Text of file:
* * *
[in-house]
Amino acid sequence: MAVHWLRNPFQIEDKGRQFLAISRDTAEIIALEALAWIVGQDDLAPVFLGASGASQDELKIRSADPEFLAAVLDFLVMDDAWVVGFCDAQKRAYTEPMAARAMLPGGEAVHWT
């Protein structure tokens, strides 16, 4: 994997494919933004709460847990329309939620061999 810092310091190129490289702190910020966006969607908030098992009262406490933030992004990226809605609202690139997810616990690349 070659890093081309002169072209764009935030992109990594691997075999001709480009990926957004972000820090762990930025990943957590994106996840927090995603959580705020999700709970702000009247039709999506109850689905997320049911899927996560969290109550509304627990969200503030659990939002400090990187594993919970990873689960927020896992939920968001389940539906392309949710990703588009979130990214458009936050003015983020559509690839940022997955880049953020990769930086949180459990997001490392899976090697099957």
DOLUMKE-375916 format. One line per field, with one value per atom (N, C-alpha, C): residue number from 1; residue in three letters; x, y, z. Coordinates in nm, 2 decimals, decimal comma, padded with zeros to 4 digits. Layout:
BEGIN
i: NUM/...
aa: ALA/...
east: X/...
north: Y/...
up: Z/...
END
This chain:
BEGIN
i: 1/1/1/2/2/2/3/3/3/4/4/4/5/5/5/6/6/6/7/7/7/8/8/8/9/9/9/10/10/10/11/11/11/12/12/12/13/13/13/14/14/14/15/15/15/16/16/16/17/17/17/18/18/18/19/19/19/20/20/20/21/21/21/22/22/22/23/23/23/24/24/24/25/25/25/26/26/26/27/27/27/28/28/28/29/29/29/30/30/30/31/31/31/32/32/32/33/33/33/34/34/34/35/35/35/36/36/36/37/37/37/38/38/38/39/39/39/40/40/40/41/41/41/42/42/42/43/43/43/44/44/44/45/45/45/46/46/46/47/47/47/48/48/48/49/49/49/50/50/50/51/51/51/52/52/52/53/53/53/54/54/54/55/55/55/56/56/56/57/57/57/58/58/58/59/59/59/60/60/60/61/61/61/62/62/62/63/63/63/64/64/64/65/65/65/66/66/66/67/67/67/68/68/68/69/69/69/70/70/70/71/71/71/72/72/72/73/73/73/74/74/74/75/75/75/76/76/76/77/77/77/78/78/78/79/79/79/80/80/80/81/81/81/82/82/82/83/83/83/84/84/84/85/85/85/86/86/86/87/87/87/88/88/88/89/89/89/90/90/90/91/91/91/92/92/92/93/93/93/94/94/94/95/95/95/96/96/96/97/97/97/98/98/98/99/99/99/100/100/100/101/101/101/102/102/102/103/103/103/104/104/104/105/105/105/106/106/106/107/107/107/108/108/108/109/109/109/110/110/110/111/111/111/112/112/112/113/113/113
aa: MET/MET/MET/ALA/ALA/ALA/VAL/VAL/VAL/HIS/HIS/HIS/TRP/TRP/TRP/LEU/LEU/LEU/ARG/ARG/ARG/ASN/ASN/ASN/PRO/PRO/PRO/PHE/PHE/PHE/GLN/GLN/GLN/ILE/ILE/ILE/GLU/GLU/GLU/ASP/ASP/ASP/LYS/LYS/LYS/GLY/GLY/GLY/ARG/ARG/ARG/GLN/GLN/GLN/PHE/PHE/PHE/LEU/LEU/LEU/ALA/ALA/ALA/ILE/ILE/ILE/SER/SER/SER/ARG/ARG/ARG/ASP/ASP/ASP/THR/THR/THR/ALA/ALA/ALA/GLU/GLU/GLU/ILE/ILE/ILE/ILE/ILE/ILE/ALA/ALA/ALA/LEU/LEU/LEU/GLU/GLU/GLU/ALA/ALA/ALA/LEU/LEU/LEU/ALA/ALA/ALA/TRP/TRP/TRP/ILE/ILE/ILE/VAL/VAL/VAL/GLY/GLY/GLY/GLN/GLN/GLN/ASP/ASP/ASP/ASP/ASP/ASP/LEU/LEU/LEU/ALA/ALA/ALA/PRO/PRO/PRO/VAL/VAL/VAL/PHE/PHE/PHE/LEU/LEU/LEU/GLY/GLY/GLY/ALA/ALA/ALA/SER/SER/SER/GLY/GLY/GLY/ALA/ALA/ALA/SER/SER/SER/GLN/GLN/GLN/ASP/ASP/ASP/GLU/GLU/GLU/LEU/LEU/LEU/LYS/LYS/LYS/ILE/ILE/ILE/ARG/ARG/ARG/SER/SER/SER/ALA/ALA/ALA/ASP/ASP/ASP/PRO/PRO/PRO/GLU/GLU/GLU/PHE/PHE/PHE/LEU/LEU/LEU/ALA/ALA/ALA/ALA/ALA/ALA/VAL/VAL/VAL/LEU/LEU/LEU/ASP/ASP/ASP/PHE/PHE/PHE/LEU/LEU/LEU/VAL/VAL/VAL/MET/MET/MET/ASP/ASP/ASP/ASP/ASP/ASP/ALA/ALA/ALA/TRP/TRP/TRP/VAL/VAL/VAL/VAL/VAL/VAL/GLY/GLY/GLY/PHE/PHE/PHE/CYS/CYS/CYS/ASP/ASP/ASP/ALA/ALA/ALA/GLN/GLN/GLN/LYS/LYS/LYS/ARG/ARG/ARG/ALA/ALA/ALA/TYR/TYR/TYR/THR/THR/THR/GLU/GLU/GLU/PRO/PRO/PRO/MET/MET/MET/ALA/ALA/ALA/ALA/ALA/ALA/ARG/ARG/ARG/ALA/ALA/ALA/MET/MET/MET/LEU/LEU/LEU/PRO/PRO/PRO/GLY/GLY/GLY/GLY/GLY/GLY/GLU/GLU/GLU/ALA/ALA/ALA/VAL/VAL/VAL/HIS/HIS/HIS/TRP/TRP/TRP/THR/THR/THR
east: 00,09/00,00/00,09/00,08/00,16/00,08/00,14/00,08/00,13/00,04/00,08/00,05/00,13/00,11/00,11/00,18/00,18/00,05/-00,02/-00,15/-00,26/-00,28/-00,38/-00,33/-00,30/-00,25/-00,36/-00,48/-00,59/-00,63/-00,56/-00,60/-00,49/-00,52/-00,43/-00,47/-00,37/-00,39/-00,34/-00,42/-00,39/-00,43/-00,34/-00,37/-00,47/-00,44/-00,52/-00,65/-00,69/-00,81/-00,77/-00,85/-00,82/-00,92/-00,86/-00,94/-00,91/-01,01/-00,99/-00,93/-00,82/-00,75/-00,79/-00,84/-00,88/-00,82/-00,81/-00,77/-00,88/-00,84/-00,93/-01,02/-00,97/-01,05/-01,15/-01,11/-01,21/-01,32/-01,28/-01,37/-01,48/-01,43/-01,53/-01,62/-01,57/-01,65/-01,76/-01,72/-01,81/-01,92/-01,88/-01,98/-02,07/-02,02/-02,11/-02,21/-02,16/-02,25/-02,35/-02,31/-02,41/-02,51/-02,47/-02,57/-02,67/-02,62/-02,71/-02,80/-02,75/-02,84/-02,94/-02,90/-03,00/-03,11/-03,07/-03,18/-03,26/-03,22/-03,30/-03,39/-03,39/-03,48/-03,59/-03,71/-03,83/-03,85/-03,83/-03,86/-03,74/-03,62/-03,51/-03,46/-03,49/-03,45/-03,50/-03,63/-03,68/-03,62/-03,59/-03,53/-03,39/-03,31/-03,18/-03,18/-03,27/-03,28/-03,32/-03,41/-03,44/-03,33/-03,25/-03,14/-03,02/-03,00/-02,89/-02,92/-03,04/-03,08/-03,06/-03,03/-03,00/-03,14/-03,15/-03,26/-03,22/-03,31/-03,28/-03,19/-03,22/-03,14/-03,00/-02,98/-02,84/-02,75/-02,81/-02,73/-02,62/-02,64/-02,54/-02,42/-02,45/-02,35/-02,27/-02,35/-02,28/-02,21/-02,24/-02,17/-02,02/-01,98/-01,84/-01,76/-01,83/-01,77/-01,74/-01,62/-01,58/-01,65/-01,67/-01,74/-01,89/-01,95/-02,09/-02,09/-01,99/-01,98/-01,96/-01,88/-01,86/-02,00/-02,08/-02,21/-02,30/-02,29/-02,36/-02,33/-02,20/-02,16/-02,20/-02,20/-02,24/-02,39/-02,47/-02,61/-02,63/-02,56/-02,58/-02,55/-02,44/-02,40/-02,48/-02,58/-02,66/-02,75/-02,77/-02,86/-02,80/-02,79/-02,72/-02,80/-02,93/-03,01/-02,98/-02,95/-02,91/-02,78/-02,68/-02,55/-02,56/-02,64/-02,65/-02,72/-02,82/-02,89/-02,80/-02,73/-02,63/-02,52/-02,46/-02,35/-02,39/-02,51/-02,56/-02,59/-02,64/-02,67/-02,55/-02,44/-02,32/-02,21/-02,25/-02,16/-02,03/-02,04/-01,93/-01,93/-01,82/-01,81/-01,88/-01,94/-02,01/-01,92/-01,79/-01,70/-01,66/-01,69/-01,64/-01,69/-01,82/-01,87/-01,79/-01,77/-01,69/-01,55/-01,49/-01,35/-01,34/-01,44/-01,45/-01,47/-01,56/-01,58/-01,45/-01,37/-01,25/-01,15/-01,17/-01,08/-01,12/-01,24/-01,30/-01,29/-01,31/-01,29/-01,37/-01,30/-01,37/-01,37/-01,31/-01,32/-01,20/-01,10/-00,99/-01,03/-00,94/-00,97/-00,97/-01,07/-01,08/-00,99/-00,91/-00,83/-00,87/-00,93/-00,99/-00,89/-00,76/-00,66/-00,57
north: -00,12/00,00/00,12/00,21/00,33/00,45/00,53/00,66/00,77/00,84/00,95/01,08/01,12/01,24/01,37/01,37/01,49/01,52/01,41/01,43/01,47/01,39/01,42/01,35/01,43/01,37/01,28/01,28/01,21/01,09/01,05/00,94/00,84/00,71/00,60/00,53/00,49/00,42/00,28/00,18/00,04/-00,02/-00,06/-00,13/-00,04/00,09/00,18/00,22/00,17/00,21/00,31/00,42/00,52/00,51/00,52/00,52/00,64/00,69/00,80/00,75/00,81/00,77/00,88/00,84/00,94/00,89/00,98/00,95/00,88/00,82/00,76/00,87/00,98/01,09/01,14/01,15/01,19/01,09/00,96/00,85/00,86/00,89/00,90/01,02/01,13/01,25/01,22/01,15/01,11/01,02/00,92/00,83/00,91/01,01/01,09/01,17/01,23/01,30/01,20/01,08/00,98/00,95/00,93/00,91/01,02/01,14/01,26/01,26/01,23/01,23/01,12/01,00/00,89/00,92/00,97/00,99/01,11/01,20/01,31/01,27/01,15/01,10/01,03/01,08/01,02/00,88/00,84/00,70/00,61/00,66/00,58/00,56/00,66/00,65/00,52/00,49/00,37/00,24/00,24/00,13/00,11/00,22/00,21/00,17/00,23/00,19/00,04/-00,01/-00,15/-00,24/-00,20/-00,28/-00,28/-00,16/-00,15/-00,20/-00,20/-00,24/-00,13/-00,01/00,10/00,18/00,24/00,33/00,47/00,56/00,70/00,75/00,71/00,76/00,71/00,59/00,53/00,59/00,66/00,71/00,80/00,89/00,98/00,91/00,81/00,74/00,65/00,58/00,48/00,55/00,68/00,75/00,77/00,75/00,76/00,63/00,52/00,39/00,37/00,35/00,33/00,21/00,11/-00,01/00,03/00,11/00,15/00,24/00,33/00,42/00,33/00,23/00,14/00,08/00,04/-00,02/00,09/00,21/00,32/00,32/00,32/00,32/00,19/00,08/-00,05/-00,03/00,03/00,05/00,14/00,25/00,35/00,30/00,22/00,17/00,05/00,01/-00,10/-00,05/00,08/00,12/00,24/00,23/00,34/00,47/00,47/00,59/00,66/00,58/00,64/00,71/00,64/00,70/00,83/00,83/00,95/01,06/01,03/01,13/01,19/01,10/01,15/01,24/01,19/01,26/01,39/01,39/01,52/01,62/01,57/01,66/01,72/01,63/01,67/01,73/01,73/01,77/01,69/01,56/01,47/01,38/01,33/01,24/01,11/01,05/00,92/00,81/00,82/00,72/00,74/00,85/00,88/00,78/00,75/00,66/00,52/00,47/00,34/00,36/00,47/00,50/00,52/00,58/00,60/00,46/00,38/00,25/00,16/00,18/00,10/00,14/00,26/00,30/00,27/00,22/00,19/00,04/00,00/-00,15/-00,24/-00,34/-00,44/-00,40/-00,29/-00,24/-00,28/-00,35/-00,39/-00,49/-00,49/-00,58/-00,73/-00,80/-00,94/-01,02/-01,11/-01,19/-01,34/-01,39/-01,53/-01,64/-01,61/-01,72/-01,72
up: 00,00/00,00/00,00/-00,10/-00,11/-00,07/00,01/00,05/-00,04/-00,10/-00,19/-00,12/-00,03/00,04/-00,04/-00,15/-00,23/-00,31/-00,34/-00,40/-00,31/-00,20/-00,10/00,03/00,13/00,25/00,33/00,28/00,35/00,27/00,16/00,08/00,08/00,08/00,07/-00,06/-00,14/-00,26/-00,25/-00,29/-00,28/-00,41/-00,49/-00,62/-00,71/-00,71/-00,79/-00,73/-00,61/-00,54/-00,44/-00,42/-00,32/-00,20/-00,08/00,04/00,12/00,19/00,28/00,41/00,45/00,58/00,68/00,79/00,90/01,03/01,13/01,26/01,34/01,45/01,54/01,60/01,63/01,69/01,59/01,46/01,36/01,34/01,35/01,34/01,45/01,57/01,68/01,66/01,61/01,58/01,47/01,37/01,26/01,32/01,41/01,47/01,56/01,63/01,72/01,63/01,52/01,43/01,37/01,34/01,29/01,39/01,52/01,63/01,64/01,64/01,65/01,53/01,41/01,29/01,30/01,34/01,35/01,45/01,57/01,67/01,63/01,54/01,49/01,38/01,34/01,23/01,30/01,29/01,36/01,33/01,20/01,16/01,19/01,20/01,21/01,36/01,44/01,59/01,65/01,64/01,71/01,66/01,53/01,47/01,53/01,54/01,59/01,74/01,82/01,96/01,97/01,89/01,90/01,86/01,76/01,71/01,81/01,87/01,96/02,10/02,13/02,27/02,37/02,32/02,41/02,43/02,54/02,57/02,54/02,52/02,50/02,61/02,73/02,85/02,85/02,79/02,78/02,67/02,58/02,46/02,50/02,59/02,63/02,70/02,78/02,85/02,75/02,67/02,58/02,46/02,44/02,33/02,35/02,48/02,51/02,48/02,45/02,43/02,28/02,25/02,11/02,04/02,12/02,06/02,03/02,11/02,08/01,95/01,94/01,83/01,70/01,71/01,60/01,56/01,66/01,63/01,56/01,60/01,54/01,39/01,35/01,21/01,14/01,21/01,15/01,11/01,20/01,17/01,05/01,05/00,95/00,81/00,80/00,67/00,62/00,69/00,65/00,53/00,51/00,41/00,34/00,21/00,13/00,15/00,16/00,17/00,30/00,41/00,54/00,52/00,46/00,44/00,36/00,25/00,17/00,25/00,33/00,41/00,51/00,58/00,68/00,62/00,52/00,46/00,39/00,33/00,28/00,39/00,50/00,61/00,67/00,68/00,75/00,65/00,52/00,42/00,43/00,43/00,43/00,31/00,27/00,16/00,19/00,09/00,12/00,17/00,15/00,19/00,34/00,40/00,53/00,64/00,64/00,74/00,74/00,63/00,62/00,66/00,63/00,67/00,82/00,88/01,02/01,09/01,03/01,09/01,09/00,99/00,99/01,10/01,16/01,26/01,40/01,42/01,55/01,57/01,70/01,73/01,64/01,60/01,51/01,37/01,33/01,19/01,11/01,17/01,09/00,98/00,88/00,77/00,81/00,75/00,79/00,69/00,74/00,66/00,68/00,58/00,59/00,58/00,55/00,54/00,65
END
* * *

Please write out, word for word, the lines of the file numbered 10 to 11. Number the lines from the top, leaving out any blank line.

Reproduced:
up: Z/...
END